About your Search

20120926
20121004
Search Results 0 to 4 of about 5 (some duplicates have been removed)
's a point you made earlier in an earlier segment that the bottom line is the economy is still very, very weak. i'll tell you, we've been on overweight equities for the last six or nine months. we're now starting to pull back some of the risk. yes, the market could rally higher. i don't see the stimulus up as much as i did when everybody didn't believe qe-3 was coming. i think there's more negative potential headlines. we're taking risk off the table right now and hopefully we'll re-enter at a lower position. >> it's interesting. rickntelli, the fiscal cliff keeps coming up. that's one of the biggest issues in terms of keeping businesses from making any real decisions here, putting money to work, and it's also the highlight going into the election. >> it is. i guess the real irony is even if the fiscal cliff didn't exist, the outlook economically, both domestically and globally, is deteriorating. really, it's a bit of a double whammy. i'll go back to what i said the last time we discussed this an hour ago. if you look at the 21 weeks from mid-october to march of 2000 when the nasdaq crash
and the sovereign bond market and watch the politicians fail to do what's necessary to get these economies to grow. you have to stabilize the patient before you try and fission their long-term problems. the politicians don't do this. that means europe stays in a recession. for u.s. investors, i think it is still something of a side show. >> something of a side show. until they either come up with the austerity or -- something's got to give, right? >> because it doesn't disrupt the u.s. economy. the u.s. economy is still growing. our exports to europe are only a very small part of our gdp. the housing market recovery is much more important to the improvement of wealth. we're seeing some improvement of confidence. we're seeing rising home prices. all these are more important to the united states than what's going on in europe. >> mark, how do you see it? you invested in europe these days or no? >> a little bit, maria. you know, i guess the thing i would say about europe and soon to watch on our shores is you're going to pay more and get less. i look forward to the dislocation between price and value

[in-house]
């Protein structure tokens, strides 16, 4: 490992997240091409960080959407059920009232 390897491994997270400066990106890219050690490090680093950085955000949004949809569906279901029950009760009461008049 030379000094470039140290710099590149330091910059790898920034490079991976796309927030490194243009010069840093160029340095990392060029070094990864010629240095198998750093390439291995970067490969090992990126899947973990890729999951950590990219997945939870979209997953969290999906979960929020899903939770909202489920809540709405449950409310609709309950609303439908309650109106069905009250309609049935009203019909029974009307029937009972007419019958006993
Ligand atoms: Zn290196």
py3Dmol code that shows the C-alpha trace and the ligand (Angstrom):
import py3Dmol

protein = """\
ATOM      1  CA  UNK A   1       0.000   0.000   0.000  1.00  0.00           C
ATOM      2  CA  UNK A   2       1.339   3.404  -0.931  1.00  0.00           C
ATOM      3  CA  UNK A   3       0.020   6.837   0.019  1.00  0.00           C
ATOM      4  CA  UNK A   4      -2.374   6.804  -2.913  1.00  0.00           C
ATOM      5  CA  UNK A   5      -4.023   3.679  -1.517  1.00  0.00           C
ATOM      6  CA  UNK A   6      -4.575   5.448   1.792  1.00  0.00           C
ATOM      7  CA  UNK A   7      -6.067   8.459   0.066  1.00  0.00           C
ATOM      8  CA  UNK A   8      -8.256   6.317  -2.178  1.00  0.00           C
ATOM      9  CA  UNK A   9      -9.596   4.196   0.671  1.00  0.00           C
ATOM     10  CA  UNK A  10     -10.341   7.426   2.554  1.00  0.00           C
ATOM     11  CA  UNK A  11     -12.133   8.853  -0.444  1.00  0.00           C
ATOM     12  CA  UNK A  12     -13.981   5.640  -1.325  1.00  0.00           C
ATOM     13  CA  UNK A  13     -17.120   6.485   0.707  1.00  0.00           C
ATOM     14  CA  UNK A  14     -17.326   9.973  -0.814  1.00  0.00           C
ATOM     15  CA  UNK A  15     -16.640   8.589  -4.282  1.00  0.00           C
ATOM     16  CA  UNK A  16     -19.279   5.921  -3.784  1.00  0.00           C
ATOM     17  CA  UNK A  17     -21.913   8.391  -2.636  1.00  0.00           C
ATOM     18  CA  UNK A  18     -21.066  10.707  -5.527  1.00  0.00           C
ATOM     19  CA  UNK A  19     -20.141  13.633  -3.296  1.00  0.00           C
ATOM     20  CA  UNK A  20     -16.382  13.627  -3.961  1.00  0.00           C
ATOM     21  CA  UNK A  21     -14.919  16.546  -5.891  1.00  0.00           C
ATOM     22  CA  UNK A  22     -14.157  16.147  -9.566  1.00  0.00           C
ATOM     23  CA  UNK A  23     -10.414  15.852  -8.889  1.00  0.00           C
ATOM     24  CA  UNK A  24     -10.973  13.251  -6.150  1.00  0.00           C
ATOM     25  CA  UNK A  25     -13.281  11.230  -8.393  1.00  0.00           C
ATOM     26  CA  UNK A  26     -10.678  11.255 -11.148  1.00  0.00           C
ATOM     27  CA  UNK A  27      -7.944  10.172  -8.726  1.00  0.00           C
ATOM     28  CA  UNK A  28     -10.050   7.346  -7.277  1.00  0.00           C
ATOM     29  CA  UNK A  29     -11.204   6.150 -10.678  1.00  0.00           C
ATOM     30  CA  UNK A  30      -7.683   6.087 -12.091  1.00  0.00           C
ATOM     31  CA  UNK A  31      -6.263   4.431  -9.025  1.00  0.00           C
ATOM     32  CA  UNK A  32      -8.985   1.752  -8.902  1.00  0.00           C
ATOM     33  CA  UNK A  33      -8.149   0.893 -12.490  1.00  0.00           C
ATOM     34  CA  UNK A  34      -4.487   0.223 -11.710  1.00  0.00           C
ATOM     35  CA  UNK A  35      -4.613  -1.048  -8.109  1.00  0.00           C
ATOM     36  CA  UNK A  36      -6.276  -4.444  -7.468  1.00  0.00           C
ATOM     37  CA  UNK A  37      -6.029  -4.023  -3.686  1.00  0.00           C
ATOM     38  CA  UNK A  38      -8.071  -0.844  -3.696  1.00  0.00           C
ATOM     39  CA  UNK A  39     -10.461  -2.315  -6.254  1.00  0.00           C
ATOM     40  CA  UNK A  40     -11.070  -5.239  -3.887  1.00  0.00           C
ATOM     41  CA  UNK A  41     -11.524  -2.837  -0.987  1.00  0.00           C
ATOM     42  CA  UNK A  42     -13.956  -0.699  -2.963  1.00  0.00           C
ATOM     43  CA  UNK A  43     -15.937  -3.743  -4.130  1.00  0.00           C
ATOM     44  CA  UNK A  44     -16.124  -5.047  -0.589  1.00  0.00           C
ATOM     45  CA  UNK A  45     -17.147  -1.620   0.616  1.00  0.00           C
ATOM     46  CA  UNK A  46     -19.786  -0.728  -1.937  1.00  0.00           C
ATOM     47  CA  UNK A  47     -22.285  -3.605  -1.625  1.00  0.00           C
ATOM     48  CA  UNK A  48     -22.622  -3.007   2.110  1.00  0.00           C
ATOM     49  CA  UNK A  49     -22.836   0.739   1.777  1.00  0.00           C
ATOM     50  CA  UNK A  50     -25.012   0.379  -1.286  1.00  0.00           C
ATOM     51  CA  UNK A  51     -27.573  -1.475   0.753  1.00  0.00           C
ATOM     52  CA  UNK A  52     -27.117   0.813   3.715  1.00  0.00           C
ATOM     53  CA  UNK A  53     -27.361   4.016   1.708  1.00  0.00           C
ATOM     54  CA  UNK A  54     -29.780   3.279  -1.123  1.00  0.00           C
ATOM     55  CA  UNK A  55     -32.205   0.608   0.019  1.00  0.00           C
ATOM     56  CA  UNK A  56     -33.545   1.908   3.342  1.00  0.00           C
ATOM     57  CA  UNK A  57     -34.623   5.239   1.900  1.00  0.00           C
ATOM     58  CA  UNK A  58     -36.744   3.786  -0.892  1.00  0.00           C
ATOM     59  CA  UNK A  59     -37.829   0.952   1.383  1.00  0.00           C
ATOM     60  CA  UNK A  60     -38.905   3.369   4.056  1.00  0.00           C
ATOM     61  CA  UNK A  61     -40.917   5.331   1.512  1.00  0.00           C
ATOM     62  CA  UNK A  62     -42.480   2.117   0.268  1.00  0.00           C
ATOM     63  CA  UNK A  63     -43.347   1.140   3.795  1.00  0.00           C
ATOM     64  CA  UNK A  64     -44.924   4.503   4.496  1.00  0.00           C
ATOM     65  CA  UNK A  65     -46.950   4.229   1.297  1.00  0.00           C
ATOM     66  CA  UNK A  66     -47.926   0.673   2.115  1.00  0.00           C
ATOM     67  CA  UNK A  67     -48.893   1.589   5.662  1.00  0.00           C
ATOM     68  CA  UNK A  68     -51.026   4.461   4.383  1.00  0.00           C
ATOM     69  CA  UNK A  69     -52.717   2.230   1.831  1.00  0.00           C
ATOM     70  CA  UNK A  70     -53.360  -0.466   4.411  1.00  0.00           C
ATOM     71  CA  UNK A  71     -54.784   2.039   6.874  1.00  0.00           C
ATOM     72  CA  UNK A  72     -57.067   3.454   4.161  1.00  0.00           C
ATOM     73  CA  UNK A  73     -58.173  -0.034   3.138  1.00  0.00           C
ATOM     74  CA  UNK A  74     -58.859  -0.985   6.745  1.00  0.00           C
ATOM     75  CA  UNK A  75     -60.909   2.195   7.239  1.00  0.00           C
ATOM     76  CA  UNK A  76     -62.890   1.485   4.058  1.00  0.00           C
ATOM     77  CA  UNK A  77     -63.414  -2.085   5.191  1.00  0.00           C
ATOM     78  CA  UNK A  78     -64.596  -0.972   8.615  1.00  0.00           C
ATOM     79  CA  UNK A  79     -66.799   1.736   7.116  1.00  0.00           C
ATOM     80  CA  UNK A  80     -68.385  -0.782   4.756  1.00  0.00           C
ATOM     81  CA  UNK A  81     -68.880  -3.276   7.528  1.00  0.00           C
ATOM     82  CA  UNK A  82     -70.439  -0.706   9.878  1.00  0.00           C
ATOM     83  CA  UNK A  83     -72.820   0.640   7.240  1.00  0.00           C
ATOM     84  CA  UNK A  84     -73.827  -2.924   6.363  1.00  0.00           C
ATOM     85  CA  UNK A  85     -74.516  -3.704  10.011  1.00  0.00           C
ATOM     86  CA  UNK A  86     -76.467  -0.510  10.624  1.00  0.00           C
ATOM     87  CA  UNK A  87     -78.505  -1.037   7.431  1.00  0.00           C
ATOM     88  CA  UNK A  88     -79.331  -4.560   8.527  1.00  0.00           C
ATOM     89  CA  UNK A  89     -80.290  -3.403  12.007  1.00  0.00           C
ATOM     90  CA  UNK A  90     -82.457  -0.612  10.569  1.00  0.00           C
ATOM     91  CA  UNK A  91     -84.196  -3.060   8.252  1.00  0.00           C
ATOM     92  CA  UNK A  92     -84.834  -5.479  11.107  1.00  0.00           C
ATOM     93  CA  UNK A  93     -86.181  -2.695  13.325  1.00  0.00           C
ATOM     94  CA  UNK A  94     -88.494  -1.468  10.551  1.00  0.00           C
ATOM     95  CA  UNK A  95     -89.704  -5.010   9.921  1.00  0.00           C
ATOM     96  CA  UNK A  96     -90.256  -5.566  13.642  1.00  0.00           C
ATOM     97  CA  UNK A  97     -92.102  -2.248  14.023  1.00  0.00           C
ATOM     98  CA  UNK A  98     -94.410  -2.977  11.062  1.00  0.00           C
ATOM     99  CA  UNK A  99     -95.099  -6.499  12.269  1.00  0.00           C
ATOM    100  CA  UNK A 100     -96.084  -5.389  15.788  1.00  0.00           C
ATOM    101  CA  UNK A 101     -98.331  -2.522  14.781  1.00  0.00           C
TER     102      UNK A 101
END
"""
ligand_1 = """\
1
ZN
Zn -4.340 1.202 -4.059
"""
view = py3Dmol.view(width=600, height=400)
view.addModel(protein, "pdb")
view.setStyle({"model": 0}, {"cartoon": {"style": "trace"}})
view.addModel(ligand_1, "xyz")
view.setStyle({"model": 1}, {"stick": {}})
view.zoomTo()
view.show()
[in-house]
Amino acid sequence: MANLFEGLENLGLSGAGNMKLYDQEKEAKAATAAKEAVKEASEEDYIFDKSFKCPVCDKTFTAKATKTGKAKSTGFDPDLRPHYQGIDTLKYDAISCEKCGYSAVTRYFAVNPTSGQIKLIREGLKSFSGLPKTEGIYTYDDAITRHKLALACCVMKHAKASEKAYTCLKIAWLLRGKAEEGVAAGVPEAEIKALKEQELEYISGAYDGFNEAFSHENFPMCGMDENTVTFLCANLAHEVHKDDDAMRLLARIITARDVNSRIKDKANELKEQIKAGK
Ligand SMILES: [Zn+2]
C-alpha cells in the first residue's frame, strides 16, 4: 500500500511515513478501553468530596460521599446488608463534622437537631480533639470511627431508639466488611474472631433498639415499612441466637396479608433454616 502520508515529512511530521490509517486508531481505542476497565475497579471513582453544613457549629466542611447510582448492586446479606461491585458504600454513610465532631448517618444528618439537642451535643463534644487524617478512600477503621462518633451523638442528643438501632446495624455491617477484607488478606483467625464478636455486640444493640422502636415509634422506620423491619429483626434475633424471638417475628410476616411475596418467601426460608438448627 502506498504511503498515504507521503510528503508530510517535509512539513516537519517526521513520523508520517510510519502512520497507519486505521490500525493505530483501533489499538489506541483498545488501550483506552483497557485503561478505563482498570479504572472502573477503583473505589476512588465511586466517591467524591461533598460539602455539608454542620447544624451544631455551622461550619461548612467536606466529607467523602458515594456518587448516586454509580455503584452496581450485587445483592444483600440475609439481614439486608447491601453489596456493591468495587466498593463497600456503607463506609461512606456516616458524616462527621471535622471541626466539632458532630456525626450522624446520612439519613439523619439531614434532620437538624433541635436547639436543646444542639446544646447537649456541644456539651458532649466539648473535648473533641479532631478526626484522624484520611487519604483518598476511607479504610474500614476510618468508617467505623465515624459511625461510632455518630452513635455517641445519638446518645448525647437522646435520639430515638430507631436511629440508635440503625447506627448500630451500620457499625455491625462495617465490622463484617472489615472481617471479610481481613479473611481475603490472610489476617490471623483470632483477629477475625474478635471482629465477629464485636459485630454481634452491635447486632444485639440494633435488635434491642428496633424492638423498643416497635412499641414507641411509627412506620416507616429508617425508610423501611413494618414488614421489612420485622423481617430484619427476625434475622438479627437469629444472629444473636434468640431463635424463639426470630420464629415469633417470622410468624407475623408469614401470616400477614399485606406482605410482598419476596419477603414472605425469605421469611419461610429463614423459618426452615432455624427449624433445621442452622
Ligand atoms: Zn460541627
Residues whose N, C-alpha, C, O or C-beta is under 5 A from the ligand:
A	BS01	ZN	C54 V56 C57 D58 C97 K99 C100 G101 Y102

're finding things to do on the consumer side. i would tell you, i do think the chinese economy in particular, the export economy, is structurally broken. i think that's a big change. i've been going to china since 1995. i think there's a fundamental shift in what's going on. we saw that in the caterpillar numbers. you saw that in the federal express numbers. some people think that's cyclical. i think there's prob a m secular component to it. >> this is a very important point you're making because china's growth has been driven by the export economy. you're saying that it's in trouble, it's broken. >> i'm not saying it's broken. i'm saying there's a transition going on towards consumption exporting to europe and real estate are no longer going to be their drivers nap will probably create more volatility than we've had in the past. >> how easy is it to expect this transition? you're buying in the consumer space. >> yes, and you have the transition of the government. one of the other big messages we picked up over there, particularly in i understondia, emerging market central banks, they're ver
of confidence in the economy. everybody's saying, yeah, things feel better, but it's not perfect yet. >> also, there's no urgency. the fed is telling us rates are going to stay at rock bottom until 2015. i don't have to rush into the market now. >> that and the fact your house is worth now what it was in 2004 before the few years of psycho fraud happened. people aren't saying buy, buy, buy because this is a super investment and it's going to go up 10% a year. yeah, people are waiting for the right house. there's people i've had as buyers who have waited a year to find the right house. yeah, they paid a little more for it, but it was worth the wait. people are picky too. >> diana, there's just no urgency. >> no urgency. i was just talking to an investor today. he was talking about this fundamental shift in attitudes toward homeownership. it's just not what it used to be. a lot of potential buyers out there are saying i can rent a single family home and even though, you know, home sale prices are lower and affordability is supposedly better, i don't have to deal with a mortgage. i don't have to
Search Results 0 to 4 of about 5 (some duplicates have been removed)